Mya Guarnieri writes:
As Egyptians demand their freedom, I ask a Muslim in Jaffa if we will see the same in Israel. “I don’t think so,” he answers. “Even with all the mess here, we have democracy.”
But, do we? And for how much longer?
As we speak, the Knesset is debating one of a slew of anti-democratic bills. Some of the legislation targets Palestinian citizens of Israel – people like this man and his wife, who is quick to offer me coffee and her opinions.
If the Admissions Committee law passes, for example, this young couple and their three children could find themselves barred from living in certain communities and villages, even those built on public land. If the Nakba Bill is approved, organisations that commemorate the 1948 expulsion of Palestinians will be ineligible for public funds. This is a “watered down” version of the bill. The original version sought to imprison anyone who publicly marked the Nakba Day. Other legislation aims to silence individuals and groups that criticise the government.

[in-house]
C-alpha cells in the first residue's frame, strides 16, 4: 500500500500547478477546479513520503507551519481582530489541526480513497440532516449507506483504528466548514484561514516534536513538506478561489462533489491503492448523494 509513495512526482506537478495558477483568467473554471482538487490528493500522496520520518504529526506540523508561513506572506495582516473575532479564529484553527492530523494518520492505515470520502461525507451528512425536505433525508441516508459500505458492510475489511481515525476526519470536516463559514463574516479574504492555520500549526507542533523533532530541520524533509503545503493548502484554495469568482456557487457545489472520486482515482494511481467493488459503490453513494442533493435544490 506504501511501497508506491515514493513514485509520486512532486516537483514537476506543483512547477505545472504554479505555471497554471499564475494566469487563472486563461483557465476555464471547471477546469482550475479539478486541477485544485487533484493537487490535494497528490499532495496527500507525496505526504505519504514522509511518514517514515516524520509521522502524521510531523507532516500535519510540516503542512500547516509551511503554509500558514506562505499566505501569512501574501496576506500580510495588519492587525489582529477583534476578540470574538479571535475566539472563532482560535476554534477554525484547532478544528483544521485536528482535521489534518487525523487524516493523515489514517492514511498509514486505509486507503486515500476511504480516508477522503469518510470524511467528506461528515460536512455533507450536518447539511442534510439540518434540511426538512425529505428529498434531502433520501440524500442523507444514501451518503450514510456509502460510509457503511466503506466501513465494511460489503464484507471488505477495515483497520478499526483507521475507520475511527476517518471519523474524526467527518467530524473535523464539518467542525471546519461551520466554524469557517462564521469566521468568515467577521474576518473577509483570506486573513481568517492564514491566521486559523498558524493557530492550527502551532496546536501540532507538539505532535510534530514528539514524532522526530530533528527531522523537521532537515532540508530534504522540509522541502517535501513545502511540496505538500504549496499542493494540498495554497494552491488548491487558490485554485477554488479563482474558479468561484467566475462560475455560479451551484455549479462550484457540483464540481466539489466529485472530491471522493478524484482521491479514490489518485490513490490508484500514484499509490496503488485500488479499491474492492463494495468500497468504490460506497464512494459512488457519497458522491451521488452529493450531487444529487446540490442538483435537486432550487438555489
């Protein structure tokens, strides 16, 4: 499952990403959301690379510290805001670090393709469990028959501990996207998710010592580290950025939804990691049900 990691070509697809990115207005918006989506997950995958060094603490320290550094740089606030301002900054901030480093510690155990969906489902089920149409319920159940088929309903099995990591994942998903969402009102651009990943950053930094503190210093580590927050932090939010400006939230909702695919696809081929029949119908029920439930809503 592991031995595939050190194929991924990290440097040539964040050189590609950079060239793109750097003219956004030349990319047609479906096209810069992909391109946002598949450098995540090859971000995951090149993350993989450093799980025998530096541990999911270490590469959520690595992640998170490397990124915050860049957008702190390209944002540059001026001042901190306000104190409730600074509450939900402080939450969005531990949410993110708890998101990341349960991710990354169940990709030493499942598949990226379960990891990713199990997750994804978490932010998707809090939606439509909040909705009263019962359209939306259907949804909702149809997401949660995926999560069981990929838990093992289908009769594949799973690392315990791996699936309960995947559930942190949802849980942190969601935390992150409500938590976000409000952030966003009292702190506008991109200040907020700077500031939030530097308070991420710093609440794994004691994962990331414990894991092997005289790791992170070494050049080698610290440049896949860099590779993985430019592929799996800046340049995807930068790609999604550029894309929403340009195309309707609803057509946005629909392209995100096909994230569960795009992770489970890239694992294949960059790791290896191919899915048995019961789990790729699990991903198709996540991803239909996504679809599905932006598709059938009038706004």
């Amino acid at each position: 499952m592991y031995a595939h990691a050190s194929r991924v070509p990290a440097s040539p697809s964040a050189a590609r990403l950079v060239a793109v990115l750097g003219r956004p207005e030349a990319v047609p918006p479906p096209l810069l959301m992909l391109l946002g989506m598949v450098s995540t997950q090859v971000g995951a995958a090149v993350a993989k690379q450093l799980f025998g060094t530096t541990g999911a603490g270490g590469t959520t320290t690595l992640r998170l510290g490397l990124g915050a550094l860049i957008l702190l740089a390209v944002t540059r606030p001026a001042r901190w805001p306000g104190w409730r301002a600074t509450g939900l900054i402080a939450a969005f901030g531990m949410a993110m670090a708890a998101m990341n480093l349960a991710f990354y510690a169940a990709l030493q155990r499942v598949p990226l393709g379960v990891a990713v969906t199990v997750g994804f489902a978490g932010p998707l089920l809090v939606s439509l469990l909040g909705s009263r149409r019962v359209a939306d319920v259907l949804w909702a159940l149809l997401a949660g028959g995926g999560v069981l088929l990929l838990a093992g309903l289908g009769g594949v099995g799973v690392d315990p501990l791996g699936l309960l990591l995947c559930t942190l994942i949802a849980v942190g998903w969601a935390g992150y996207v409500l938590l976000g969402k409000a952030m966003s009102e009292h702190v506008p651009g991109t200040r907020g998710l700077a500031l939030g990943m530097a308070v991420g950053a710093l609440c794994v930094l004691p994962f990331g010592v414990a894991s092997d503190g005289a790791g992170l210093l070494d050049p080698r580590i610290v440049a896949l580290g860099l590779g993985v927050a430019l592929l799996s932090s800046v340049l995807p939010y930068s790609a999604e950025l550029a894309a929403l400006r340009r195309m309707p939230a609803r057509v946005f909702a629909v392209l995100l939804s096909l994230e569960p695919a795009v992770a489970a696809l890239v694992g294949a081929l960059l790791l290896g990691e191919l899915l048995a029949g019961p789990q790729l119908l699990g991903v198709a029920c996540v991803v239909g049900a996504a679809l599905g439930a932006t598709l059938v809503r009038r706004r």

The Israeli Democracy Institute (IDI) says that such bills pose “serious threats” to the country. Explaining that the death of democracy is “a gradual process,” the IDI, a non-partisan think-tank based in Jerusalem, warns: “People who are concerned but are waiting for the ‘moment of real danger’ to abandon their routines and take steps to defend democracy are making a mistake. The moment of real danger is now.”